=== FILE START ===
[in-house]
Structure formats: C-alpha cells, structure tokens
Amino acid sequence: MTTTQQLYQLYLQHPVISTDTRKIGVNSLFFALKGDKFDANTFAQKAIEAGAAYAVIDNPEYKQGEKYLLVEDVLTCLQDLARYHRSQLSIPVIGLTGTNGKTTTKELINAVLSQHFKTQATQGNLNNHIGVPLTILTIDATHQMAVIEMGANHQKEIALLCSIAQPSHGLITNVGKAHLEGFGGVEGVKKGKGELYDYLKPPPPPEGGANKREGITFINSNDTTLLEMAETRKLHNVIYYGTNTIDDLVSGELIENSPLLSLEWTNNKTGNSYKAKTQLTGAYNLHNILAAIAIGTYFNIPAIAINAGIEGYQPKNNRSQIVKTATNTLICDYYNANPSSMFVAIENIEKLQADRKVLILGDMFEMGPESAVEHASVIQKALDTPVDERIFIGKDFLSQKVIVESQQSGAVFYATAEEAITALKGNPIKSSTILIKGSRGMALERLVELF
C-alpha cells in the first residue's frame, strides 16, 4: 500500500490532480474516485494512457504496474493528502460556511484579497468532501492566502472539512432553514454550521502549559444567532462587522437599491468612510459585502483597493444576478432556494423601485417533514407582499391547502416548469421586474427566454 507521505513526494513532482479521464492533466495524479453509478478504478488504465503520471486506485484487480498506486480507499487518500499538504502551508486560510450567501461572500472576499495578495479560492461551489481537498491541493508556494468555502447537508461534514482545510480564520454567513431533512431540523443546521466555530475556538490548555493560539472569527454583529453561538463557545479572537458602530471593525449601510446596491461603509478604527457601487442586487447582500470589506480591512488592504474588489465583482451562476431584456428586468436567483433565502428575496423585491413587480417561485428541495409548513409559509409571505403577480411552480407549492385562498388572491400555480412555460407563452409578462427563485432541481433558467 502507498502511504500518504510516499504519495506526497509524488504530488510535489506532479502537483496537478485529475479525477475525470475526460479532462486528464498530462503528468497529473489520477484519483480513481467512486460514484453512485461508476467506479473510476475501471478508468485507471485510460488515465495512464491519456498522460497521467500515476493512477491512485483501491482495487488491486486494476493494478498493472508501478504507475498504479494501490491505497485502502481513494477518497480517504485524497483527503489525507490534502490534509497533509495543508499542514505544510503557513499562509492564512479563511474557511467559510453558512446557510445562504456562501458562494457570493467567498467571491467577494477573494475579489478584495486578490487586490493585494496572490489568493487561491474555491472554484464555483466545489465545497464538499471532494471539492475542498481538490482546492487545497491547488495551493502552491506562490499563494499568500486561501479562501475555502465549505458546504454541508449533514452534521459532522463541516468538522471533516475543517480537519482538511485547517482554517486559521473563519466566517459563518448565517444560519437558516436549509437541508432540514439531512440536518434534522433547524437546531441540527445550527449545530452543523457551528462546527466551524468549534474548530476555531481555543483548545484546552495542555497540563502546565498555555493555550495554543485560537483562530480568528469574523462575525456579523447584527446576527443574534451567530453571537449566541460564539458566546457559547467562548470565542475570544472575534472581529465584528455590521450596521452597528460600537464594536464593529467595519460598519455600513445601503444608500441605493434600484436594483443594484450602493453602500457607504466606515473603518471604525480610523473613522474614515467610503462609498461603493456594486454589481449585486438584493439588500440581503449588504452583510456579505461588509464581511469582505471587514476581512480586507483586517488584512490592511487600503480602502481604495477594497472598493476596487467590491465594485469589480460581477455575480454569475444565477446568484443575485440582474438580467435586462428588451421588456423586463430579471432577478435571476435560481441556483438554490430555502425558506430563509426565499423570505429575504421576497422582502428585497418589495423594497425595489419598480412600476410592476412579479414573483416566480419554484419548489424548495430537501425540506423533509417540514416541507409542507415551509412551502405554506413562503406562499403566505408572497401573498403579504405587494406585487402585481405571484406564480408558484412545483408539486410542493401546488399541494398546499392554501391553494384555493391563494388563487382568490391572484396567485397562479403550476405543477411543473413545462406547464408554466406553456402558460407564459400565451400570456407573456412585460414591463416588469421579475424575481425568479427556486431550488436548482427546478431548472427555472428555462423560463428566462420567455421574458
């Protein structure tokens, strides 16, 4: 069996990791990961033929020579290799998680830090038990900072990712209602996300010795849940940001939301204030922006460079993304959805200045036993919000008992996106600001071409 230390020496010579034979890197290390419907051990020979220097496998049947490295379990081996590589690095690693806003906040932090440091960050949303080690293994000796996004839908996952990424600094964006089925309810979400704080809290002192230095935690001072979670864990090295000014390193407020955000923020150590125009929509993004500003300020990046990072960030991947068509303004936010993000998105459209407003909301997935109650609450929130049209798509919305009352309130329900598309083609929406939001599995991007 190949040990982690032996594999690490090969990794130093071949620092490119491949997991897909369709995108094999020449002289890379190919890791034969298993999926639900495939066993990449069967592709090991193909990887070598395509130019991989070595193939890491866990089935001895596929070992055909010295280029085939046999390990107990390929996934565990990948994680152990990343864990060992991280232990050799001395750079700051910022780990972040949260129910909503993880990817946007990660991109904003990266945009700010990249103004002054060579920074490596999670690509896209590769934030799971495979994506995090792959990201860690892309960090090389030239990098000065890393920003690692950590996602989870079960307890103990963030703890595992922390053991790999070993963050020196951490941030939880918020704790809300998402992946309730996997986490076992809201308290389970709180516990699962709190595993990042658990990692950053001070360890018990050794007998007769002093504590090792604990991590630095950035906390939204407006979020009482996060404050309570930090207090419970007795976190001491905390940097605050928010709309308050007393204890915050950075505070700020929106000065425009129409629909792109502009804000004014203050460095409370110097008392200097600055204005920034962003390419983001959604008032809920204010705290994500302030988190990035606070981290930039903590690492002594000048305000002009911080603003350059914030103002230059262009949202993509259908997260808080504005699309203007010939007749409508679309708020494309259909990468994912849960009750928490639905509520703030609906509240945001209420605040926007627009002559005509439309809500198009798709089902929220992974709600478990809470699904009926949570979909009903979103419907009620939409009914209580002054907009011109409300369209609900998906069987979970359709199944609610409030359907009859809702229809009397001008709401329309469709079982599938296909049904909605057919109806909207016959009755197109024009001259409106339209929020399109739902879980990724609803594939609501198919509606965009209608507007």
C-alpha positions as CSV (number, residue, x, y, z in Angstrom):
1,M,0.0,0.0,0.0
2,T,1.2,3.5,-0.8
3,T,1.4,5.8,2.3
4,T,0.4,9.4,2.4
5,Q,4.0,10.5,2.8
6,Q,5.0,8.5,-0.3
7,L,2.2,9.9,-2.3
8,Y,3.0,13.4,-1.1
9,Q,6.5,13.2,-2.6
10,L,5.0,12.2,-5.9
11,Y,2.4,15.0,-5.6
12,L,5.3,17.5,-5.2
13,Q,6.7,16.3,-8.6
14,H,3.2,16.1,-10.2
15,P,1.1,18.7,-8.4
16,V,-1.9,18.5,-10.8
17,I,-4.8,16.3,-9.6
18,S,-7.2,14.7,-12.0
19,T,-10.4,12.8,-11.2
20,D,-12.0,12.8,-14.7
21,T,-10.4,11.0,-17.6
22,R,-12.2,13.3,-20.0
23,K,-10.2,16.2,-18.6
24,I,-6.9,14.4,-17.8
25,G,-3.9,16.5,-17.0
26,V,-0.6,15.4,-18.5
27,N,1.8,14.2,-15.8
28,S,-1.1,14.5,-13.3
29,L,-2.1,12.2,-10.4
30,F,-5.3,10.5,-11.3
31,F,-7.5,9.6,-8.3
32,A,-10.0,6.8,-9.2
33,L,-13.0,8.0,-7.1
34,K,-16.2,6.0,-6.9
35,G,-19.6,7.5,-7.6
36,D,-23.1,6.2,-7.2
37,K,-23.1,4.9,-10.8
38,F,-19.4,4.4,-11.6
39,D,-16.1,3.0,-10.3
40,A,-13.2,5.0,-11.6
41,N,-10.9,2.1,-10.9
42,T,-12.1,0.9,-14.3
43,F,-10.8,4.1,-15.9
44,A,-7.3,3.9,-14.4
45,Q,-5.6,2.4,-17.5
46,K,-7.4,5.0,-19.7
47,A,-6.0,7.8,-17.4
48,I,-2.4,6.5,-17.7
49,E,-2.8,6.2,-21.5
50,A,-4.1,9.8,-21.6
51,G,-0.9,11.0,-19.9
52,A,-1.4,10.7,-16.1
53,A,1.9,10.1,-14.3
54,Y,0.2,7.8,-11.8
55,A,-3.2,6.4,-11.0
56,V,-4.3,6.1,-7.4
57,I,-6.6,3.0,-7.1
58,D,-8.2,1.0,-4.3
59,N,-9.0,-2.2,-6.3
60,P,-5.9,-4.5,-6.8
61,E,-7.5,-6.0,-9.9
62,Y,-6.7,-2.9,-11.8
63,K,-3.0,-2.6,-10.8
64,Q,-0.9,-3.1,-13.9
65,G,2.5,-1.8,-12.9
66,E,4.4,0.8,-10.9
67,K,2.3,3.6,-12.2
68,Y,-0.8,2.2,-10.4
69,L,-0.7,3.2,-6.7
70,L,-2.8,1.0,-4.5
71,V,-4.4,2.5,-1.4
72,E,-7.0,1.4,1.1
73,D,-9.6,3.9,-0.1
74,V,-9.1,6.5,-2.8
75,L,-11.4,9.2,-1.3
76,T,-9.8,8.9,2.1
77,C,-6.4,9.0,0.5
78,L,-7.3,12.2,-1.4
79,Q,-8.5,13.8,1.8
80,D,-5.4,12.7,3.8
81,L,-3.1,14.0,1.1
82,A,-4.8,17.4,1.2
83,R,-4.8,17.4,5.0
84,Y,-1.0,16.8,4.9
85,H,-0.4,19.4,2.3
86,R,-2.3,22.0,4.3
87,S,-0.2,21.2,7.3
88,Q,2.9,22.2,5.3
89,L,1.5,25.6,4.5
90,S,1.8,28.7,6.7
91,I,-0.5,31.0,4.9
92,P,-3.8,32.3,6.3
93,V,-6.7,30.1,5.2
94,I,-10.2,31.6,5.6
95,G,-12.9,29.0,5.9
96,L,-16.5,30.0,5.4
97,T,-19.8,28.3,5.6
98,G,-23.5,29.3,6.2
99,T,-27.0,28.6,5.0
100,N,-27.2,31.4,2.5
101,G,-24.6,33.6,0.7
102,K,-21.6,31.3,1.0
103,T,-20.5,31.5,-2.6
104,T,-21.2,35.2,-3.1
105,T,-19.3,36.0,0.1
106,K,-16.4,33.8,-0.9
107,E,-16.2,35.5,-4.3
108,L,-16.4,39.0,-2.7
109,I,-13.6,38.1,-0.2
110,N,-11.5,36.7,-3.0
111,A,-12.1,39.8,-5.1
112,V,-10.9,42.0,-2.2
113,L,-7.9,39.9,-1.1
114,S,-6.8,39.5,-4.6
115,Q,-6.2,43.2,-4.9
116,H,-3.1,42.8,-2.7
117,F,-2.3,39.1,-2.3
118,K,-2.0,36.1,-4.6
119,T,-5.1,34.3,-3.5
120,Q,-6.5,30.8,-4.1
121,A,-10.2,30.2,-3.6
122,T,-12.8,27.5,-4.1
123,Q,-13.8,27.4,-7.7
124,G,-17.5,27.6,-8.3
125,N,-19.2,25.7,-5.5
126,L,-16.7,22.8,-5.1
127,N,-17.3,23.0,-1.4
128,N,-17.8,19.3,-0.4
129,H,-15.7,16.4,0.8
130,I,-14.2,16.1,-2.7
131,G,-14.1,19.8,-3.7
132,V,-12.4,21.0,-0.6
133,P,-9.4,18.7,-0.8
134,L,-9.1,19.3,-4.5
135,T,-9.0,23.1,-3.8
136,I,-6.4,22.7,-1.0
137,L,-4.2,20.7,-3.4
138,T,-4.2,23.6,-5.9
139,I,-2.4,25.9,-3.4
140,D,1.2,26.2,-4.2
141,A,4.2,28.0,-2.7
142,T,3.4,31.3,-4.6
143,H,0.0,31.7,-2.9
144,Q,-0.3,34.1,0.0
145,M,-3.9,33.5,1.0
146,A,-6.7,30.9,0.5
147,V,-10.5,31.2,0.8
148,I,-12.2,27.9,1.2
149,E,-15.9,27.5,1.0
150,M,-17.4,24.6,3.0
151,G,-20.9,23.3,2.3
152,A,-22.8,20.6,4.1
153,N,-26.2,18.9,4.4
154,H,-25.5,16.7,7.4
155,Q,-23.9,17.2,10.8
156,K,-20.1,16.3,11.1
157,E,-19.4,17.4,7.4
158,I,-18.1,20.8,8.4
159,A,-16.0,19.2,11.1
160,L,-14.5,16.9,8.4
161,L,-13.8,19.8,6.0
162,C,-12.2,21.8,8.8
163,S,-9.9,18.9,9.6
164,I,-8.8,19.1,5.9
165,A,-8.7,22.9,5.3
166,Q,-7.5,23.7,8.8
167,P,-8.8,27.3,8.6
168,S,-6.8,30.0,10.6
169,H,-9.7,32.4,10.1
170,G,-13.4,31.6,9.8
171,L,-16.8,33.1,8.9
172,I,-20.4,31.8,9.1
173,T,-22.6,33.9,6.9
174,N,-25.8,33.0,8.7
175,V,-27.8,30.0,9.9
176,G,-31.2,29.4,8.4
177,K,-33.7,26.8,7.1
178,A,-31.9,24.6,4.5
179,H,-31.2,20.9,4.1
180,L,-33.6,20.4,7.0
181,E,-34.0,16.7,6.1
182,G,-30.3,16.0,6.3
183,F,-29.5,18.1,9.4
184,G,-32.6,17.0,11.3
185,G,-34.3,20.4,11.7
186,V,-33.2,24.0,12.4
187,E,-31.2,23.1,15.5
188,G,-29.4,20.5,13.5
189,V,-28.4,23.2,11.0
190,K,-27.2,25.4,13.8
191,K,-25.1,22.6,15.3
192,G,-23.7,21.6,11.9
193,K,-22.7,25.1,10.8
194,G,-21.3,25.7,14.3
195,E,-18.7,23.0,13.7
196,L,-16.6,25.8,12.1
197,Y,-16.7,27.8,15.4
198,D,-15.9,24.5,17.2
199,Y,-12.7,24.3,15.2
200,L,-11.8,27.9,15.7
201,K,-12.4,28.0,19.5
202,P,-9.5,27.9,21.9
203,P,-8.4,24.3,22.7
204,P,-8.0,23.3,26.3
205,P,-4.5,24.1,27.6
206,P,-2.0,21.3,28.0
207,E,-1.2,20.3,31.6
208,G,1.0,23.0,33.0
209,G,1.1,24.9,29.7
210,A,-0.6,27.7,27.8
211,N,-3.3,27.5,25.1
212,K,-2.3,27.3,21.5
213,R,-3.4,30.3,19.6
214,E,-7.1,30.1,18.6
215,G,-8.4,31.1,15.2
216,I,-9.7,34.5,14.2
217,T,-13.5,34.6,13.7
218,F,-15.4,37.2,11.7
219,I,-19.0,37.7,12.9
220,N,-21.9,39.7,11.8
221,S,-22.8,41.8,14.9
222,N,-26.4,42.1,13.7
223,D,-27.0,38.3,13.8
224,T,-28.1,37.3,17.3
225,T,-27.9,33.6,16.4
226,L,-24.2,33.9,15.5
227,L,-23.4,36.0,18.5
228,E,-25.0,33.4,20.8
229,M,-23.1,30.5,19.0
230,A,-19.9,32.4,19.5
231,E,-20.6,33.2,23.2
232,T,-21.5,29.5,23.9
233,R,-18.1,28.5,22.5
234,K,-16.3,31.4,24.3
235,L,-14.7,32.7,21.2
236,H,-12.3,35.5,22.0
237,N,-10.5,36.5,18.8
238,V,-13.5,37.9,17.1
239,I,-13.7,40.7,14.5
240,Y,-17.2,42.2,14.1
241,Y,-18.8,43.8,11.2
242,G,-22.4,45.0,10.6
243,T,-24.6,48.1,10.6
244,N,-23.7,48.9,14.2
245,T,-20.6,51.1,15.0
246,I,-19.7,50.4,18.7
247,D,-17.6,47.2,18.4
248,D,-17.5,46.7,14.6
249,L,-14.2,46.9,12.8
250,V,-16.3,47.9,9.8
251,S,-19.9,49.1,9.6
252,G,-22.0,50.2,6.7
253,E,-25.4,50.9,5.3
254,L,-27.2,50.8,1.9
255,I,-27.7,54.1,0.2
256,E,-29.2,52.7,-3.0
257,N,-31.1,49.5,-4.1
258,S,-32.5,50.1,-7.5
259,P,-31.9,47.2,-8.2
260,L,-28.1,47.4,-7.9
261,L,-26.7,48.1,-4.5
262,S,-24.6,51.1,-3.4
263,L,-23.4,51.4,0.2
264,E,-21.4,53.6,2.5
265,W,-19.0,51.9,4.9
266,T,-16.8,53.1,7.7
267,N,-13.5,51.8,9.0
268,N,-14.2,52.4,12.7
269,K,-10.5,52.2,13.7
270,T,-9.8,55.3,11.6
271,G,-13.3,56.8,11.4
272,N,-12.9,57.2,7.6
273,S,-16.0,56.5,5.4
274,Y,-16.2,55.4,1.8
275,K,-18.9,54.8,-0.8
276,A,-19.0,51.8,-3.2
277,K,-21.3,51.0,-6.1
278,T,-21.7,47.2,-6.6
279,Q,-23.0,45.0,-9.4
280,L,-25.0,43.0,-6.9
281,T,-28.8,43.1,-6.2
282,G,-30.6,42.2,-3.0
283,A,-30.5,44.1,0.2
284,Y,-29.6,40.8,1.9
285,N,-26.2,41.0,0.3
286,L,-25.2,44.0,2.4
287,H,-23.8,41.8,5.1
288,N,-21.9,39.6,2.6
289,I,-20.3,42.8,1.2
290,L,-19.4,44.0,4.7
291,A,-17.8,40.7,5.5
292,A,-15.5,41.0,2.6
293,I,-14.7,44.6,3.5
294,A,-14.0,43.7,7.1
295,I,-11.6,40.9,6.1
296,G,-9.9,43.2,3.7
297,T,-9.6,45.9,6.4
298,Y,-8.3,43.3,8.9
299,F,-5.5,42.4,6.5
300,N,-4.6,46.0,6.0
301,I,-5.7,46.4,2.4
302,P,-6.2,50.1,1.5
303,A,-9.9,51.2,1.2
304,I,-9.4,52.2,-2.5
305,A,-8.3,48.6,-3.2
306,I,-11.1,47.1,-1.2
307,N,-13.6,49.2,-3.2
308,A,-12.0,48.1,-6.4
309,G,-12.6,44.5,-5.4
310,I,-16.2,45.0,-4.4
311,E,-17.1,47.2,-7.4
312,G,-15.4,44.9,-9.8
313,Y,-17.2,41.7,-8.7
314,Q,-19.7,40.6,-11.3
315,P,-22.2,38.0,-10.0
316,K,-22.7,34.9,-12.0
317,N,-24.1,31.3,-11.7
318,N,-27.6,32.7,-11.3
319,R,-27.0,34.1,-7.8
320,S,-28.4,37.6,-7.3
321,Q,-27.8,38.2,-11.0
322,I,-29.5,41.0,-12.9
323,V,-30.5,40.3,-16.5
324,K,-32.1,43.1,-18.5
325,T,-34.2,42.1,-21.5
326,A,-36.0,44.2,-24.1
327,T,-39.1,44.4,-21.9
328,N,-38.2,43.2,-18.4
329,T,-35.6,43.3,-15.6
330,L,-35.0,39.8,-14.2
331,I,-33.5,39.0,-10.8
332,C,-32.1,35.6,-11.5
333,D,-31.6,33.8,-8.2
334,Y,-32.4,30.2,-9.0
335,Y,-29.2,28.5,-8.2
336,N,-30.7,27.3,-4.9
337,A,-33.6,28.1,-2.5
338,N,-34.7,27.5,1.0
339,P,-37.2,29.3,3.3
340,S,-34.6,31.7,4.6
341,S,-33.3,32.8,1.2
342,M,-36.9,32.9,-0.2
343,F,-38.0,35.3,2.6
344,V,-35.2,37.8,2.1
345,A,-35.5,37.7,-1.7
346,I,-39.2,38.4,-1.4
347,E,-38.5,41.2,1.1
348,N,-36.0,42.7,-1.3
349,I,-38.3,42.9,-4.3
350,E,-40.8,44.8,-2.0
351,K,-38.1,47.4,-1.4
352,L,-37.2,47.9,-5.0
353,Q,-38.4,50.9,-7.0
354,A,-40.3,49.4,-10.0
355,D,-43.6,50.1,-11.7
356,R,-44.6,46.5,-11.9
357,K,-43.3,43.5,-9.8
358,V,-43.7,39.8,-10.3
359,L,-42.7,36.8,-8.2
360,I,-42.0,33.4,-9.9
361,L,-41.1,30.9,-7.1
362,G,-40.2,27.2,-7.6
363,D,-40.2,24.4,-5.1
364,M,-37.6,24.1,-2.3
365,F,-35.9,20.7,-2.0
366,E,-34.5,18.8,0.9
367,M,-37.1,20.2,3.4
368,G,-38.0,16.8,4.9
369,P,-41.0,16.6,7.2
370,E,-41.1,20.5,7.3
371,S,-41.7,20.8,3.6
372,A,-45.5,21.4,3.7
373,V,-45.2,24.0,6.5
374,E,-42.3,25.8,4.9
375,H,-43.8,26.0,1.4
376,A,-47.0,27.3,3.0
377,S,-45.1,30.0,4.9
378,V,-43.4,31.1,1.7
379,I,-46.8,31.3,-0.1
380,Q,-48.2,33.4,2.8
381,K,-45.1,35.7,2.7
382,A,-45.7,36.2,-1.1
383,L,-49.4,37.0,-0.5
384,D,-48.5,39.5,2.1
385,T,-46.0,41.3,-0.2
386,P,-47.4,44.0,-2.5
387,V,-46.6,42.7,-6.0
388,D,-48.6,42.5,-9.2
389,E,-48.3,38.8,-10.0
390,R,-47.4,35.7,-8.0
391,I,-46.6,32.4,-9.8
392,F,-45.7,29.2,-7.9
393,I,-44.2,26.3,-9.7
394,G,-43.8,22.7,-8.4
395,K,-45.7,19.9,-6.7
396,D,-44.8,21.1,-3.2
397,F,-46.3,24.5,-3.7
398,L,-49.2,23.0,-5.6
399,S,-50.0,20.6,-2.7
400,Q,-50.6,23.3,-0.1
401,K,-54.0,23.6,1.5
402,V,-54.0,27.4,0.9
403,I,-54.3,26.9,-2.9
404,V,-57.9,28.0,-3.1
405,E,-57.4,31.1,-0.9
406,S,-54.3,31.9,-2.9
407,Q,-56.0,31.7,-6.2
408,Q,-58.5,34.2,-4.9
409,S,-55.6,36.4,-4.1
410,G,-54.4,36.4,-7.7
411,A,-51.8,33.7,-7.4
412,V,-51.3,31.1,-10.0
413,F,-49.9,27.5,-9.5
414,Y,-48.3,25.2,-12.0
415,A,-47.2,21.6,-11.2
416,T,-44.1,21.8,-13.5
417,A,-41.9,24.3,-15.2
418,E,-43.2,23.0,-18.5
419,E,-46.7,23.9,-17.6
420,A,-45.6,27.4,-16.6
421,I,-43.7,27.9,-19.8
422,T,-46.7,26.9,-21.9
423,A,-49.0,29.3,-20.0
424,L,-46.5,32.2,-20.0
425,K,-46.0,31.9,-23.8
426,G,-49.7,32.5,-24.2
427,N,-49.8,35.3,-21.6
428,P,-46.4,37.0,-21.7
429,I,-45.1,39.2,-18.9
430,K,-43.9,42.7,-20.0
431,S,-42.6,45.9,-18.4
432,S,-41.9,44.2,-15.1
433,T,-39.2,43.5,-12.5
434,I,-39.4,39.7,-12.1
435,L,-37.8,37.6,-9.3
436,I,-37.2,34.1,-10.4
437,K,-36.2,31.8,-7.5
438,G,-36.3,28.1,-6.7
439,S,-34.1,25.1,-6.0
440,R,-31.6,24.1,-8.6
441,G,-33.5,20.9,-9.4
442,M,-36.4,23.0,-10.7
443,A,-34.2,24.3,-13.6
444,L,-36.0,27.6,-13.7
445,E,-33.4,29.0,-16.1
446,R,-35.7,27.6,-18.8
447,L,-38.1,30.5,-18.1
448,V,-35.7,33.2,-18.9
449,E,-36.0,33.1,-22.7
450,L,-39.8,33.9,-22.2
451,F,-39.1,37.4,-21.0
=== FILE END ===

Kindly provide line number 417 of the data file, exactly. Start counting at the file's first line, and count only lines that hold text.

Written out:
411,A,-51.8,33.7,-7.4